Using Video Games to Cope With Depression is Okay

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I can’t pinpoint when I started having anxiety/depression, but I’ve been struggling with it for about 2-3 years. While cynics will say “everyone seems to have something these days,” I do not believe our mental health is decreasing; rather, we are finally talking about these issues more openly. When we talk about mental health, self-care often comes up.

To put it simply, self-care is about making yourself a priority so that you are healthy physically, mentally, and emotionally. Everyone’s self-care looks differently, but I’d like to offer gaming as a form of self-care — one you may have been overlooking.

My situation is unique: not all gamers struggle with mental health and not all of those struggling with anxiety/depression experience it the way I do.

But regardless of your situation, I think we can all agree self-care is important. Knowingly or not, many gamers have found solace in the act of gaming. And if you’re outside the video game community, you probably haven’t considered gaming as a self-care option. Here are just a few ways gaming can serve as self-care:

Video Games Can Be a Healthy Distraction.

Among many things, video games are a form of entertainment. From Angry Birds to Assassin’s Creed, video games give us something to do. They keep us preoccupied, which can be comforting when you’re dealing with issues in your personal life or when your mind is working against you. Video games can take the focus off all those things, if only for a while. Hitting start on a video game can put everything else on pause and sometimes that’s just what you need.

As someone who struggles with anxiety/depression, I find myself worrying about nothing, being sad for no reason, and feeling completely hopeless. On my worst days, it feels like any type of progress is impossible. Which brings me to my next point:

Games Give You Challenges You Can Overcome.

Every game presents a challenge, some are just more obvious than others. The most obvious challenges come from competitive play (ex: winning or losing a match in Overwatch) and linear platformers (ex: completing a level in Super Mario 3D World). But it’s not all about winning or losing; other challenges exist as well: from getting the highest score you can in Tetris to having a town you’re satisfied with in Animal Crossing.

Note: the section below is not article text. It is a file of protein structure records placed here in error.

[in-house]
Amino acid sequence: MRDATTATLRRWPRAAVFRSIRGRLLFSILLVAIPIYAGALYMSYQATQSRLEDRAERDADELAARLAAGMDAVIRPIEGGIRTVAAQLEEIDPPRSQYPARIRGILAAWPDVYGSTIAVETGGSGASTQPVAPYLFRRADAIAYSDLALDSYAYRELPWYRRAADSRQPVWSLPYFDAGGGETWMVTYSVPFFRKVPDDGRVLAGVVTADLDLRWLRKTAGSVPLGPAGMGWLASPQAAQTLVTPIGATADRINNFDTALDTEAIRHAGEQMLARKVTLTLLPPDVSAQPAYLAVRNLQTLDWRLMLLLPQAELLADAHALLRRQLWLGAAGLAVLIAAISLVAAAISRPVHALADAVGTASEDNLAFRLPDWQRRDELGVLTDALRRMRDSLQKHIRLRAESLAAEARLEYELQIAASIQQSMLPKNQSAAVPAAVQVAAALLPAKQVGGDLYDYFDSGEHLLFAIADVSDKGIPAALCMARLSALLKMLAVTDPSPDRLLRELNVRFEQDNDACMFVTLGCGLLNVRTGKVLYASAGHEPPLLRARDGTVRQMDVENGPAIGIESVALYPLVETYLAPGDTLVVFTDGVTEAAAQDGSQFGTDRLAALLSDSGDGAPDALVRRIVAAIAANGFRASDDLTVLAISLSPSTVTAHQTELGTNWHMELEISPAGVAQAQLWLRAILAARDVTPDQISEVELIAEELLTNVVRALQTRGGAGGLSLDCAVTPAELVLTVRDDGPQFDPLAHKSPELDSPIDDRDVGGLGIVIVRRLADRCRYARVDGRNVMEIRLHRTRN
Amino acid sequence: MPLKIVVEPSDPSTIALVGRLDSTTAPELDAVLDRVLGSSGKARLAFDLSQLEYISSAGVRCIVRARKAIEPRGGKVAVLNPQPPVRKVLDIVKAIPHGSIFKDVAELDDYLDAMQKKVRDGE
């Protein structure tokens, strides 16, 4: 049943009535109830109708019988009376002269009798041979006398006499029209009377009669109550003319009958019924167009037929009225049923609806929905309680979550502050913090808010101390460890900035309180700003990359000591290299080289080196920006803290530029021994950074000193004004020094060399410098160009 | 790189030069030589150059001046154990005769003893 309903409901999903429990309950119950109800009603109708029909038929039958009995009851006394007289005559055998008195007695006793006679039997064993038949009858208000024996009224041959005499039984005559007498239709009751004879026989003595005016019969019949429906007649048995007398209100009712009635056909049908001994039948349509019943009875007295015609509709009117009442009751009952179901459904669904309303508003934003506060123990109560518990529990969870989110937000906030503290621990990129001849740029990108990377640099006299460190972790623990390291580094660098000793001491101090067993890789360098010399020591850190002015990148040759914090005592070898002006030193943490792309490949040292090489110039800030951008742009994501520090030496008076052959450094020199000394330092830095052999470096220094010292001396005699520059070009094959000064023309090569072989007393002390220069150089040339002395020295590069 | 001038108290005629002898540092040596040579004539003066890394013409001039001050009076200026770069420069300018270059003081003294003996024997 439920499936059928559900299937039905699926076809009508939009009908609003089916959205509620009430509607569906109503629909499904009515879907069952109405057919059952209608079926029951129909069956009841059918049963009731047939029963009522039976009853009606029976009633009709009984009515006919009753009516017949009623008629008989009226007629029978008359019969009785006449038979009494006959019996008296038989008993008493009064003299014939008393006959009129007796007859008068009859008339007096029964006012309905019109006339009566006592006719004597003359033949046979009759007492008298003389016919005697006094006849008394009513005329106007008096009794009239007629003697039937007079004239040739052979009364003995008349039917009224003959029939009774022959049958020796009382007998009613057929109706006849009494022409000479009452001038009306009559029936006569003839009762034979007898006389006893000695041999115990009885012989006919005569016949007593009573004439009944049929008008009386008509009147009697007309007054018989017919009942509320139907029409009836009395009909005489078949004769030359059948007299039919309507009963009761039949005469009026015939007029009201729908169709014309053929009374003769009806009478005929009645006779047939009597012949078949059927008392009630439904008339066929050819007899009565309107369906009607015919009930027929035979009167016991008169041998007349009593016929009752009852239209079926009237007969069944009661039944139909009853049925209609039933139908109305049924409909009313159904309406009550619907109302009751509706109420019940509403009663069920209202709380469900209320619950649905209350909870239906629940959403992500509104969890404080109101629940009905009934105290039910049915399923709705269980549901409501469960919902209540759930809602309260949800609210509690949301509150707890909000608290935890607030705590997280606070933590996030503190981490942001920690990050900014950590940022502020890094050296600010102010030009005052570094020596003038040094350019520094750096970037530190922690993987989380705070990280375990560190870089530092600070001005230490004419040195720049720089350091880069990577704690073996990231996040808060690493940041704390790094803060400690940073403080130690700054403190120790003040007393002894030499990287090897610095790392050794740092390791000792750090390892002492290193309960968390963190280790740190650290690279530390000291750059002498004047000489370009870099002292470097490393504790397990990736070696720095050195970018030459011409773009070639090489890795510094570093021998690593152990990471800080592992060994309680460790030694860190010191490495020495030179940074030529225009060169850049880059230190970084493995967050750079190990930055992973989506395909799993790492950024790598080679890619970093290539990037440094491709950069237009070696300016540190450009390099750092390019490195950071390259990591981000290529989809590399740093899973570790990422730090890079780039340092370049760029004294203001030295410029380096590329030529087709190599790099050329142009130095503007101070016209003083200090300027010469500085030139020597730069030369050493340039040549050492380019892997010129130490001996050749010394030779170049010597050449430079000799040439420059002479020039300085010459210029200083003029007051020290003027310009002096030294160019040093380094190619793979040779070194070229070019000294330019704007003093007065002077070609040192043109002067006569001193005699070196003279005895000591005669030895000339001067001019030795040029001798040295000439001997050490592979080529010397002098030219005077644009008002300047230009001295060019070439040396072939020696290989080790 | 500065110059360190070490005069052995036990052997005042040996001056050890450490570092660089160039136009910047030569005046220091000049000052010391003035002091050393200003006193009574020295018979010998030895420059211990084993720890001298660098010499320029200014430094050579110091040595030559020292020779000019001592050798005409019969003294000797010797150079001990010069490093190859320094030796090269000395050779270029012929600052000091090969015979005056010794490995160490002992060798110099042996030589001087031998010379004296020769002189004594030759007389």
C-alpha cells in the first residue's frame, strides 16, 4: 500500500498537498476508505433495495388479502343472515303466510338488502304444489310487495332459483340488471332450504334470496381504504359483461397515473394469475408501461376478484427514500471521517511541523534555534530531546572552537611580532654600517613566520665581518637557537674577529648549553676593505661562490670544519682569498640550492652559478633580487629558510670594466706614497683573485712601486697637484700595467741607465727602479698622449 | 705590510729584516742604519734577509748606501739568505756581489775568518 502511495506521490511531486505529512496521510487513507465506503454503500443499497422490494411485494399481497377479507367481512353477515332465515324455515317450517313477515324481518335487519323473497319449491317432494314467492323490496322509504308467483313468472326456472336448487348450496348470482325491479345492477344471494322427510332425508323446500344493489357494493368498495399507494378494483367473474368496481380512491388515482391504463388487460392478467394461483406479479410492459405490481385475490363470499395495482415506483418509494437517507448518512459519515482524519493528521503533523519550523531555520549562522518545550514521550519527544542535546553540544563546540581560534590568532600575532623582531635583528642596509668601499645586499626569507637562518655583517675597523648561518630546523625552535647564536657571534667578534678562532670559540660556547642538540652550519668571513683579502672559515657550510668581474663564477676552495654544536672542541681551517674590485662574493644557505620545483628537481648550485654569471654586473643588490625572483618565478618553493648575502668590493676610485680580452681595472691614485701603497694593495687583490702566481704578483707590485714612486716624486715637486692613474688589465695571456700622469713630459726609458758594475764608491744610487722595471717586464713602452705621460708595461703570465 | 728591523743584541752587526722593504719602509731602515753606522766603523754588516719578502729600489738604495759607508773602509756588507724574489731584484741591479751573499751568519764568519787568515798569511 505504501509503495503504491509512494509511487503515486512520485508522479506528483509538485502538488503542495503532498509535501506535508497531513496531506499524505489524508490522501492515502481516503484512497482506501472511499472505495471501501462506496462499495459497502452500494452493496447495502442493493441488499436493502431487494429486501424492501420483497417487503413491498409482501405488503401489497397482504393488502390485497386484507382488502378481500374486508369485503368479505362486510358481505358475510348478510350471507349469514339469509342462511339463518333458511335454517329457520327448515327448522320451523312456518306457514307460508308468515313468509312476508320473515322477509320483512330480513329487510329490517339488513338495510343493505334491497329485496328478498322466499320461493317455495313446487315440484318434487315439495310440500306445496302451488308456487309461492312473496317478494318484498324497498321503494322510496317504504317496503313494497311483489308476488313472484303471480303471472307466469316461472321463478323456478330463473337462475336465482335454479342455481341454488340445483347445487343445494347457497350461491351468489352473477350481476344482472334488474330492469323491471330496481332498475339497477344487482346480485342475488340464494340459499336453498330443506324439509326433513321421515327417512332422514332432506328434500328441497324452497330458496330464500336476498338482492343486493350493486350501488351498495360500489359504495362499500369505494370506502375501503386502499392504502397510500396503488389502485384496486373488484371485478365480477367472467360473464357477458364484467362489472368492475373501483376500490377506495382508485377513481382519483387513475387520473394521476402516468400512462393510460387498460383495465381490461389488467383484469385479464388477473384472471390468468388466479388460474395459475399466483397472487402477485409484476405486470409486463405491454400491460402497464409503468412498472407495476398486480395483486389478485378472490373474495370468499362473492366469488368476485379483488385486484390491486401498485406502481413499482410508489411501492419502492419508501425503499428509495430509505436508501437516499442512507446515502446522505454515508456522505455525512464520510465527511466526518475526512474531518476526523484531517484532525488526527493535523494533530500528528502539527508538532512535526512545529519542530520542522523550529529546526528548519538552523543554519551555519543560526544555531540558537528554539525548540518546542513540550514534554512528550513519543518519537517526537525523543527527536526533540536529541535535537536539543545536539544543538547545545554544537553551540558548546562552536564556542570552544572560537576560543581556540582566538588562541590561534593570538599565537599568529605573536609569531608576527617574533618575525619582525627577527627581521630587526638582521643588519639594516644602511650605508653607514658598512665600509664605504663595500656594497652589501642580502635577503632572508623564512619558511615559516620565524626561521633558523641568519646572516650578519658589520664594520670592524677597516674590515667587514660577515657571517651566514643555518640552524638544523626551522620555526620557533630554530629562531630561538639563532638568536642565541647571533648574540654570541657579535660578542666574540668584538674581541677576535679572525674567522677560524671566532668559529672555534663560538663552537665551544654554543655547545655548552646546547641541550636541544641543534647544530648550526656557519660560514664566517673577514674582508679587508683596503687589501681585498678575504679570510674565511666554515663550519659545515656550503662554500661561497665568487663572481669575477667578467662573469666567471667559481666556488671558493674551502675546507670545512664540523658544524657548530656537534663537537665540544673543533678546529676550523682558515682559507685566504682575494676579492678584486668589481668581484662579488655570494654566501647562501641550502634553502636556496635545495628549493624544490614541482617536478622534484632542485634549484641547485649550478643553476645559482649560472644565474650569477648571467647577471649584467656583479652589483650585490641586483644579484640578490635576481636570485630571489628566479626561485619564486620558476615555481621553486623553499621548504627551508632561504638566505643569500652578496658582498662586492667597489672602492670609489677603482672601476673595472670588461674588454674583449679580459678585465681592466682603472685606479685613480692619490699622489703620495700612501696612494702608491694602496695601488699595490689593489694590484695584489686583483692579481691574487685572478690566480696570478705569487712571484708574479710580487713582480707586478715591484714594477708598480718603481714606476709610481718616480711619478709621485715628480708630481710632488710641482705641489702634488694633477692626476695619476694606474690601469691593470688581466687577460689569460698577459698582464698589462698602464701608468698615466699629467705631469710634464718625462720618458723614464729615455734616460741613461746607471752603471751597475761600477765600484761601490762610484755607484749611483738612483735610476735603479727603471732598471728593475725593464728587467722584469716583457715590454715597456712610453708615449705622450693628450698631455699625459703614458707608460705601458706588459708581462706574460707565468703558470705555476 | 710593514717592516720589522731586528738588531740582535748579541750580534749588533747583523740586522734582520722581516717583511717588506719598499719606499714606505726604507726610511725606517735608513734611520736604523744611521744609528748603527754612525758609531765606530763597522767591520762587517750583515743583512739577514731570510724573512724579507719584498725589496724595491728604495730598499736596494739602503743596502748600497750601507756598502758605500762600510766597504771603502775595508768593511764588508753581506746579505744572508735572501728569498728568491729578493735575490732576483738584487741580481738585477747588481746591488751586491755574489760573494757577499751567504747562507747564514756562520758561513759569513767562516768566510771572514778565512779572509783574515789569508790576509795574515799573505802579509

Regardless of what type of challenge appeals to you, games give you a sense of accomplishment. Some may consider this accomplishment to be trivial because it exists outside of the real world; I disagree.

When we discuss praise, as a society, we often stress the importance of praising a person’s effort and not their inherent ability. Video games excel at this because rewards are given based on your concrete accomplishments. Digital perseverance can spill over into real life grit.

Those who are less familiar with gaming will doubt their abilities to overcome challenges, but games — the good ones, at least — are designed to teach you everything you need to know while steadily increasing difficulty. Super Mario Bros. being one of the most notable examples:

Video games are a perfect example of implementing the Zone of Proximal Development (ZPD).


A concept developed by psychologist Lev Vygotsky, your Zone of Proximal Development is the area above what you can do but below what you can’t do. To put it plainly, it’s the sweet spot of rigor.

So no matter how bad you’re feeling, know that you can always move forward in your video game life. Even on the days when I can barely get out of bed, I can flip open my 3DS and immediately engage with art. I’m transported to another world, one that can, at its worst, leave me with a sense of accomplishment and, at its best, immerse me in a story outside of myself.

Video Games Can Connect You With Others in Co-op or Competitive Play.

People say the difference between an extrovert and an introvert is that extroverts are revitalized by time with others and introverts are revitalized by time alone. In reality, everyone needs both. Even though I’m an introvert, I often play co-op or competitive games with people to relieve stress. Having something else to focus on (the game) and having human interaction helps me take a step back from things and gain some perspective. As an added bonus, recurring gaming sessions with friends/family can add some structure to your life in the midst of (what can feel like) chaos.